In LaTeX, I have two ineqaulites e.g. a \leq b and c \leq d. I want to have a numbered line which has both of these inequalities on it:

a \leq b      c \leq d     (1)

Like this. What's the easiest way to get the spacing to behave itself? Which environment should I use?

  • (but with more space between the "b" and the "c". That'll teach me not to study the preview before posting... – Seamus Jan 28 '10 at 14:49

The answer is, of course, to use the amsmath package. A perhaps less-known feature of the align environment is to place equations side-by-side, exactly as you are trying to do:

a &\leq b   &   c &\leq d     

And if you add multiple lines they'll look good:

a &\leq b   &   c &\leq d  \\   
a+1 &\leq b+1   &   c+1 &\leq d+1     

Which is the whole reason, really, for not using \quad and other manual spacing commands.

  • Indeed a less-known (or less-consciously-known) feature of align: it takes care of the intercolumn space which is, of course, what we're after in this question. +1 – Martijn Jan 29 '10 at 7:32

For some space, just use \quad, \qquad or any other spacing command of your choice (maybe \hfill?).

I don't know about any environments to do this, the environments that come with the AMS packages are meant to align columns (so they're only useful if you have multiple lines).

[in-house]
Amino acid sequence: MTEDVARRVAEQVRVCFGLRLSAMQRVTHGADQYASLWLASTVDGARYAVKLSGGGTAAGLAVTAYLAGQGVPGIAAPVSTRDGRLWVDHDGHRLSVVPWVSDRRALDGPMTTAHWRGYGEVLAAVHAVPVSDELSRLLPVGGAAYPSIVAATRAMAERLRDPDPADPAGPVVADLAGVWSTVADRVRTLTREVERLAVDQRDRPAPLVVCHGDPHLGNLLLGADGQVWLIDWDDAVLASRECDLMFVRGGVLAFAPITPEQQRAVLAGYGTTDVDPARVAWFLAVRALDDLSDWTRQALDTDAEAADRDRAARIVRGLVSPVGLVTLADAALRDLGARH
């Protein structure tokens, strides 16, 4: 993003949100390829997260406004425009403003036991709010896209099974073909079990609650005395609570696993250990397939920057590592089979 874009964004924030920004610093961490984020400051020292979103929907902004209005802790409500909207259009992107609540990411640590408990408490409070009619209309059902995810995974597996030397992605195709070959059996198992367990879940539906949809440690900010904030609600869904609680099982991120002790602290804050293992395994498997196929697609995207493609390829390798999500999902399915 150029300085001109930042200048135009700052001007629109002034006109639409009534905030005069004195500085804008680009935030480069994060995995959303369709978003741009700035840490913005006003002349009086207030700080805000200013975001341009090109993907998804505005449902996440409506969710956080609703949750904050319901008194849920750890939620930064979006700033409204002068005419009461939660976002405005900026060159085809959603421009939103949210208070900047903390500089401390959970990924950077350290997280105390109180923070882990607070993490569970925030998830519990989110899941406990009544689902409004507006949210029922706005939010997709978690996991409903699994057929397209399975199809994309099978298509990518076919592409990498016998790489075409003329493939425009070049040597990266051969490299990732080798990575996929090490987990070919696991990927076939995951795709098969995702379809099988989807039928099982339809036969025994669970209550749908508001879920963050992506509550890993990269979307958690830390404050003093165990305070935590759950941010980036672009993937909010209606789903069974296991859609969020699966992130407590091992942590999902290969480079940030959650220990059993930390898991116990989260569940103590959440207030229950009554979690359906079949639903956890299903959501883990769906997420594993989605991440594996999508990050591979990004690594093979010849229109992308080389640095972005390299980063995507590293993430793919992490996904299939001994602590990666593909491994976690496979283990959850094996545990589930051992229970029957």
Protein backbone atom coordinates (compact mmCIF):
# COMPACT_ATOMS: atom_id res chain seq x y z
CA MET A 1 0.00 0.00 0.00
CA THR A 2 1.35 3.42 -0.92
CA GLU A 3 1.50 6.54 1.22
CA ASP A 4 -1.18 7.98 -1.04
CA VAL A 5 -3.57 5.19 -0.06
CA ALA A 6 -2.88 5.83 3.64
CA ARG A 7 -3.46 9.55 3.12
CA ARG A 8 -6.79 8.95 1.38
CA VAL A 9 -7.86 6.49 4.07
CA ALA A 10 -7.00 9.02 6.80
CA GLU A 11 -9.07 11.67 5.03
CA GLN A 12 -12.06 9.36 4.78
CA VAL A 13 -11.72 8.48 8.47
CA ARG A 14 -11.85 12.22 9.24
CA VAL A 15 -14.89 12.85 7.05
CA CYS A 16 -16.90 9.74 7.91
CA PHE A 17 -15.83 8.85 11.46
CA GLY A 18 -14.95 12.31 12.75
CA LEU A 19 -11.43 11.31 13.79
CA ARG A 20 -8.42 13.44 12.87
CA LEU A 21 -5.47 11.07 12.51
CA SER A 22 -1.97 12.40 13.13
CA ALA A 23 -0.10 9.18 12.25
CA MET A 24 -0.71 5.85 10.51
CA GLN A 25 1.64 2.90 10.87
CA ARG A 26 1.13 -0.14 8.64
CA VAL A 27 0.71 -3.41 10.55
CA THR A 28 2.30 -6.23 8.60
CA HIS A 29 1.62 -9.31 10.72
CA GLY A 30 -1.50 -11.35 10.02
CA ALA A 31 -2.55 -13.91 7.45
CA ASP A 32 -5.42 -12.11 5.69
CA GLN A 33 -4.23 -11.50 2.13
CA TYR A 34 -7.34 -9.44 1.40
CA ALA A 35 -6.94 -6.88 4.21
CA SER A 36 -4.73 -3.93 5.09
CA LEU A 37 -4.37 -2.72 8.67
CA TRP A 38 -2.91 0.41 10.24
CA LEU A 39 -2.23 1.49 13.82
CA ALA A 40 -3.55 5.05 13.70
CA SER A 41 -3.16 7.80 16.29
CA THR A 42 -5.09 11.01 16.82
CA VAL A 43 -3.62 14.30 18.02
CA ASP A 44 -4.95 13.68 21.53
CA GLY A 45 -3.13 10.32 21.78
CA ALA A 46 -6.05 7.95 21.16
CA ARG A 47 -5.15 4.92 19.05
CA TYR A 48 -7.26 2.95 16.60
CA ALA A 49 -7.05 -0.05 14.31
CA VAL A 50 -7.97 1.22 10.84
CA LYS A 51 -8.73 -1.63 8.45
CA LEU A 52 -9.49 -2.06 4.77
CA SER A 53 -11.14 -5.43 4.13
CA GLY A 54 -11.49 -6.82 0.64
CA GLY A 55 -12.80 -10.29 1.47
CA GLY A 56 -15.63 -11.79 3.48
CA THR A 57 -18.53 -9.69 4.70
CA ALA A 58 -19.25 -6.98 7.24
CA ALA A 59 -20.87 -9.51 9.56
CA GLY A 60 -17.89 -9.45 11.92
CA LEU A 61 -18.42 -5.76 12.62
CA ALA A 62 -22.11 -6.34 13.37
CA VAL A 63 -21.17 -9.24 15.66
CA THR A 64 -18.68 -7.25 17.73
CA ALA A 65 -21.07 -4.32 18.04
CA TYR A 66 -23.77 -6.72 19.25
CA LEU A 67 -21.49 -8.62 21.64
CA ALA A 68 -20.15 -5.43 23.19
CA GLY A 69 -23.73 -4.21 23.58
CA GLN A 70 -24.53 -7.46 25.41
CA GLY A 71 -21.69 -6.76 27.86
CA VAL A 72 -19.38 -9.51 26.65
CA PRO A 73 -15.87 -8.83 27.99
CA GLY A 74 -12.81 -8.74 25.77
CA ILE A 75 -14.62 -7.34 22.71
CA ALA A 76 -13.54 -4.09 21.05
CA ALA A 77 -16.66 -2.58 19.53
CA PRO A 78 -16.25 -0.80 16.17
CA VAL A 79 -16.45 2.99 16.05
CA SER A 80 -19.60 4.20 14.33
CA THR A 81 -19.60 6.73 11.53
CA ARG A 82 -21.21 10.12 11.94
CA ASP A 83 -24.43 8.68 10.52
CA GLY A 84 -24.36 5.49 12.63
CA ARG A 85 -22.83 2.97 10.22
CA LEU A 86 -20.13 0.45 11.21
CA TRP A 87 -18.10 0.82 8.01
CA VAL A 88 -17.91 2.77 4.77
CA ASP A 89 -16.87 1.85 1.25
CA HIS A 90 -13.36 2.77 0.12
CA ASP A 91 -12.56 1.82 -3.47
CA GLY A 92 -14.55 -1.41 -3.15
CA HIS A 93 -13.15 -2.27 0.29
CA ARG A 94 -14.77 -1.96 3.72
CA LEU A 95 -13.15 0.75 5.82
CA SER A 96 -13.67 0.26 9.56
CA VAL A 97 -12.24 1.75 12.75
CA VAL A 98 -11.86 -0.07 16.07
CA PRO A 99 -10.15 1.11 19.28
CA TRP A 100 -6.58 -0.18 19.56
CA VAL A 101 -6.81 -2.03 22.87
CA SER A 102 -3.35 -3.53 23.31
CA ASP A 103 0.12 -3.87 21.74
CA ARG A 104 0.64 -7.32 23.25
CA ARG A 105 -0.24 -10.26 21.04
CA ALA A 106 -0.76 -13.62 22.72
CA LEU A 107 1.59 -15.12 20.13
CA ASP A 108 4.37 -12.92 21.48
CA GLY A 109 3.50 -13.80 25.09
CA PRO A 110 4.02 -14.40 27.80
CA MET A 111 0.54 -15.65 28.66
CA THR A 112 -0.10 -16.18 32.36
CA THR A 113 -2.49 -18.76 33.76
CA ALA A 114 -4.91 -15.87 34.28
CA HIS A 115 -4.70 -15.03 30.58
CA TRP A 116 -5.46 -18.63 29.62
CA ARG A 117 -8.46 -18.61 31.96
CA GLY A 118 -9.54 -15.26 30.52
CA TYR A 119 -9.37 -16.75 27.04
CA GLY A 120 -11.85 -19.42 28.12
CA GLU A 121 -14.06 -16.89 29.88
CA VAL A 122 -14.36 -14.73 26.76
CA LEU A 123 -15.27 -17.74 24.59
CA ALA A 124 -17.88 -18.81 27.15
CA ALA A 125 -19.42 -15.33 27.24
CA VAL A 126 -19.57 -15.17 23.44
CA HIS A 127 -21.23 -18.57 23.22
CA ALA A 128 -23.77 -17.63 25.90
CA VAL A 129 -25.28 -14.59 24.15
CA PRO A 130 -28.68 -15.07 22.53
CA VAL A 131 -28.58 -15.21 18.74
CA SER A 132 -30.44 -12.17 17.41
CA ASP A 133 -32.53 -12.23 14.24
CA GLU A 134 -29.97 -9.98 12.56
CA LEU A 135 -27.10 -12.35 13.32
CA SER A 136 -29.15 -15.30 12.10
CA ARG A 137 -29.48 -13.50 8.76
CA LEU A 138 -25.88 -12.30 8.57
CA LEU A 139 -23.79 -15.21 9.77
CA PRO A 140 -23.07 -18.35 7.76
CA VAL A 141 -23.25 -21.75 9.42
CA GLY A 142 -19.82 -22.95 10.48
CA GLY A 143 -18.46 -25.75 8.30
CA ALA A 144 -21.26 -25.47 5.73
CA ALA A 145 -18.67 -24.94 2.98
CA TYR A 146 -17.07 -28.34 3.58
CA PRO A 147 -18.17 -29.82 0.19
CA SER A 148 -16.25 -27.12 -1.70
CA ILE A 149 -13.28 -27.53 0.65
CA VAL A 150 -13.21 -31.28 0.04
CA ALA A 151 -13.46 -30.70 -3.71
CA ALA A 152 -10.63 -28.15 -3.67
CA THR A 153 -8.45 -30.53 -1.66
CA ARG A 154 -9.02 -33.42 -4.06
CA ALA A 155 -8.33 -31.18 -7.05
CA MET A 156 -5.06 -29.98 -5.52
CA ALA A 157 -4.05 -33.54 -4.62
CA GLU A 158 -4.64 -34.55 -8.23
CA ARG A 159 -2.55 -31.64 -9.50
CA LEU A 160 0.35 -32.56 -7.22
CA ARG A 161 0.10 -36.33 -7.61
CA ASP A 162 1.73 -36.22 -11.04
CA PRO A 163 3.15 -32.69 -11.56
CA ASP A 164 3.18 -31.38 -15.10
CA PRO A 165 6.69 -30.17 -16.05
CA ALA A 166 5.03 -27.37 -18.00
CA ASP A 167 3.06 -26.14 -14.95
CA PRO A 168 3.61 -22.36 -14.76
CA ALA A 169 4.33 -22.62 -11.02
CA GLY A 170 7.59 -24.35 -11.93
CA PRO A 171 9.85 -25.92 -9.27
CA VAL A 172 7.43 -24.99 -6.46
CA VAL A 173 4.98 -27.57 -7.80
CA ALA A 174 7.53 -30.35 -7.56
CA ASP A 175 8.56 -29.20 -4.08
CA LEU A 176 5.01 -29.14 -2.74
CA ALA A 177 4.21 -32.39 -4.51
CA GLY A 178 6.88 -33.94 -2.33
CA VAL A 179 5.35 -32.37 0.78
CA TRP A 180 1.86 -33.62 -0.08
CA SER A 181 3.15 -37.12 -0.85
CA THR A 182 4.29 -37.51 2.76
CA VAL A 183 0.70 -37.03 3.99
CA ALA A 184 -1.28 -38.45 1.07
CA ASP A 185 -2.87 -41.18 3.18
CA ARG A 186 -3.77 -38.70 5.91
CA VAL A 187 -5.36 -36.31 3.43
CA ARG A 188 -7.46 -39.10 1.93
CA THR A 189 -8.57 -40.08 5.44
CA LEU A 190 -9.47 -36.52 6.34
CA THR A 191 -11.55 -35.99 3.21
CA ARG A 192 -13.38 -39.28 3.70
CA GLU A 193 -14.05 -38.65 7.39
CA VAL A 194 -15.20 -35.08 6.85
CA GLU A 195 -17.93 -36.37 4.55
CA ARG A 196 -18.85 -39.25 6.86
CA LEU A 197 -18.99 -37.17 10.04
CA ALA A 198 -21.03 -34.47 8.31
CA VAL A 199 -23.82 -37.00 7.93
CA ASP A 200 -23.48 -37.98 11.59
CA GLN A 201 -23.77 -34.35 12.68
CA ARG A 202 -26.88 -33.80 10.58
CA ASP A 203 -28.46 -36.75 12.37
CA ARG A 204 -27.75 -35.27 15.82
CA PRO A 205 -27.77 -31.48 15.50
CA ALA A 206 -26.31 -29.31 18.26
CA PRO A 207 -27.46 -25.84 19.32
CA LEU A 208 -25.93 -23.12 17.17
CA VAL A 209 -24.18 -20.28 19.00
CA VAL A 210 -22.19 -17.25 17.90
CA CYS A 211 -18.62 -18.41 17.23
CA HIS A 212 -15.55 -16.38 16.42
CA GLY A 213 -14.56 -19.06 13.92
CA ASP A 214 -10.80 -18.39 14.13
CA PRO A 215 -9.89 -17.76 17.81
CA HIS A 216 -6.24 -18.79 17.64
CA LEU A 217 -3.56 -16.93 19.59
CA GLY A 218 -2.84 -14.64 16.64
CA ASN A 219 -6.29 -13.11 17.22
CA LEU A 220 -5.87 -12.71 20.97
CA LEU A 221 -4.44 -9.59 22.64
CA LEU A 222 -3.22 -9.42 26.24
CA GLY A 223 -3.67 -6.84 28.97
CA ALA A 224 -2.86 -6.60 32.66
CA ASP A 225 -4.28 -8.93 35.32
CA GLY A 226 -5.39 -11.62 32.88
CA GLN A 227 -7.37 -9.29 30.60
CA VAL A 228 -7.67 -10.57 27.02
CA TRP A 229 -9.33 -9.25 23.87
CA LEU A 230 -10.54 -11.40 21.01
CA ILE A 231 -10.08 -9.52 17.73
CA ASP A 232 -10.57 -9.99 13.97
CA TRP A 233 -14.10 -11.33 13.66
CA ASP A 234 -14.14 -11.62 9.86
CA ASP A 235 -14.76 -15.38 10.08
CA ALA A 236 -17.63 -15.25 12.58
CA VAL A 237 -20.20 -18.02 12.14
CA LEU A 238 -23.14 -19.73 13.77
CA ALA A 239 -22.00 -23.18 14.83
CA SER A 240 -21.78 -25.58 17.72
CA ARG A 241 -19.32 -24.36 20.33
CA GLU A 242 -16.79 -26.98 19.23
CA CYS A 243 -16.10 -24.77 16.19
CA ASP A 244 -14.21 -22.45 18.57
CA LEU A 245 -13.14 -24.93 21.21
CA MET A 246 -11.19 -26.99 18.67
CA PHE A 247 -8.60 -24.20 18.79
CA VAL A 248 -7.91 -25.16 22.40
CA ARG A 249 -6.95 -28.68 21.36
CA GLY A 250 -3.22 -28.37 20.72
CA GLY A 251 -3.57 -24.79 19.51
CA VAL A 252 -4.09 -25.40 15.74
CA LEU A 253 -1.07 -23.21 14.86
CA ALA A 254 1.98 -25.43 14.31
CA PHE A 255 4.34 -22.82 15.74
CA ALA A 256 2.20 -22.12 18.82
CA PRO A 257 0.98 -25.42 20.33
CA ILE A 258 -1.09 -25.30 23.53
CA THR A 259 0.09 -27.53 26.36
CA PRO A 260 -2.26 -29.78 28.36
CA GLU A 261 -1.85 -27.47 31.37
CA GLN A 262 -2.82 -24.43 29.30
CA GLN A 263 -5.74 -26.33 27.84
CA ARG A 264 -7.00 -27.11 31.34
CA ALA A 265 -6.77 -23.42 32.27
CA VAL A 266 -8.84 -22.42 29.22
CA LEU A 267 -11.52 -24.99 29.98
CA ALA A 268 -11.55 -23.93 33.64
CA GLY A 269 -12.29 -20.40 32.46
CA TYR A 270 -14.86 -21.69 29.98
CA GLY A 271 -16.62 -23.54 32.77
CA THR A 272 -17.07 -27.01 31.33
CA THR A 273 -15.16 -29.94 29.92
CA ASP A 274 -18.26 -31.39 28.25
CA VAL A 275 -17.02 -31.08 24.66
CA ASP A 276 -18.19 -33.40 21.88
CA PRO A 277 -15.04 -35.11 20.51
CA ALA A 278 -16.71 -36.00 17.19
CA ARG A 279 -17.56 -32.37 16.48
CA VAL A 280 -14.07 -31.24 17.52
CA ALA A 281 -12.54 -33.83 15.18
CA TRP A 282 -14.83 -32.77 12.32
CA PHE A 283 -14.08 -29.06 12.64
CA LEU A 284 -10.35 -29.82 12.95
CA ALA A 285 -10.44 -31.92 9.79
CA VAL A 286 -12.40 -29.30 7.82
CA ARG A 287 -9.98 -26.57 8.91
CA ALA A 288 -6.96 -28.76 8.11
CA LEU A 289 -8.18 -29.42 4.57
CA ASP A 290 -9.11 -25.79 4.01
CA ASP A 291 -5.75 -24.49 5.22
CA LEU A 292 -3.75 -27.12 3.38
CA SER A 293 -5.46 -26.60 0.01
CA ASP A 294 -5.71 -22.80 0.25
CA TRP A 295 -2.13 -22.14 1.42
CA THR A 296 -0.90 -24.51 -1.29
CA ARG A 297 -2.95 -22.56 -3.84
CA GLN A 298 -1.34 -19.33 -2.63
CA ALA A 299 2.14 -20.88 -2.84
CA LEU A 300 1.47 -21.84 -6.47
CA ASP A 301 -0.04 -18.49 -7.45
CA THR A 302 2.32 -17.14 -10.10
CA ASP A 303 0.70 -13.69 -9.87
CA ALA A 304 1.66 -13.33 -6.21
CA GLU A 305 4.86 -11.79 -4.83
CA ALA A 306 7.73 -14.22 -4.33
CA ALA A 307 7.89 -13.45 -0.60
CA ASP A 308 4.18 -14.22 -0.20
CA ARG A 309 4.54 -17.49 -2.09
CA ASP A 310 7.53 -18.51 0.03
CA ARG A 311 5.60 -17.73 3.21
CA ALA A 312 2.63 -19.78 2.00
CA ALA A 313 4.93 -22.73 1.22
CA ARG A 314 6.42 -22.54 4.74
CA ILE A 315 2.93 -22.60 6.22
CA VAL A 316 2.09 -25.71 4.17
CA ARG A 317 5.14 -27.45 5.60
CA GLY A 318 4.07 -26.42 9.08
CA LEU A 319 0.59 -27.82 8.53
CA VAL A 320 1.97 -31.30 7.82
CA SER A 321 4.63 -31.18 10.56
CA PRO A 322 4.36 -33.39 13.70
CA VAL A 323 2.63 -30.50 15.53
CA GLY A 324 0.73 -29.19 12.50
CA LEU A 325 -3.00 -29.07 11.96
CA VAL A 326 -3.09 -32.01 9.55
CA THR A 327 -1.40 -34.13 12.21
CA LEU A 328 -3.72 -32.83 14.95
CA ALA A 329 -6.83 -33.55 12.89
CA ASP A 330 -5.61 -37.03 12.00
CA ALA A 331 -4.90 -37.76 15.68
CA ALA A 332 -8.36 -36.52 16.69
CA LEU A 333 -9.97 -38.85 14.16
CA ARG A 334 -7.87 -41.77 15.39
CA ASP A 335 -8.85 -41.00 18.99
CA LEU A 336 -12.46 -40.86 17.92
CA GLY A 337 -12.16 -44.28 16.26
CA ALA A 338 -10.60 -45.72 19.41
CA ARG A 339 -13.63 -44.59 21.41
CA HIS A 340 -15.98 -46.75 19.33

• align also aligns multiple equations on a single line. Add more &. (And see alignat for more flexibility.) – Will Robertson Jan 28 '10 at 23:25
  • Of course it does; but it does not really matter, because there is only one line (like making a one-row table). Adding more & is like using a table instead of div's in HTML: abuse of semantic constructs in order to improve formatting. If you want to use AMS environments, align or alignat, do not insert more & just for spacing. – Martijn Jan 29 '10 at 7:27
  • You mean you shouldn't write something like a&=b &&& c&=d? Well, depends what you're doing :) The amsmath environments aren't very semantic anyway. I'd argue, however, that using a single & to separate equations is more "semantic" than using \qquad but if \qquad looks better for a particular case then go for it. – Will Robertson Jan 29 '10 at 14:19
  • I agree on & being more semantic than qquad, therefore I upvoted your answer; my remark on being semantic or not was about the use of multiple &'s for one intercolumn space. – Martijn Jan 30 '10 at 10:50

You should use the amsmath package (for spacing options). The do the following:

a \leq b \qquad c \leq d
  • Actually, there's no amsmath here: \qquad is standard. – Martijn Jan 28 '10 at 15:20
  • amsmath does however contain the align environment, which you'll probably end up wanting if you're doing anything very fancy. – Cascabel Jan 28 '10 at 15:57

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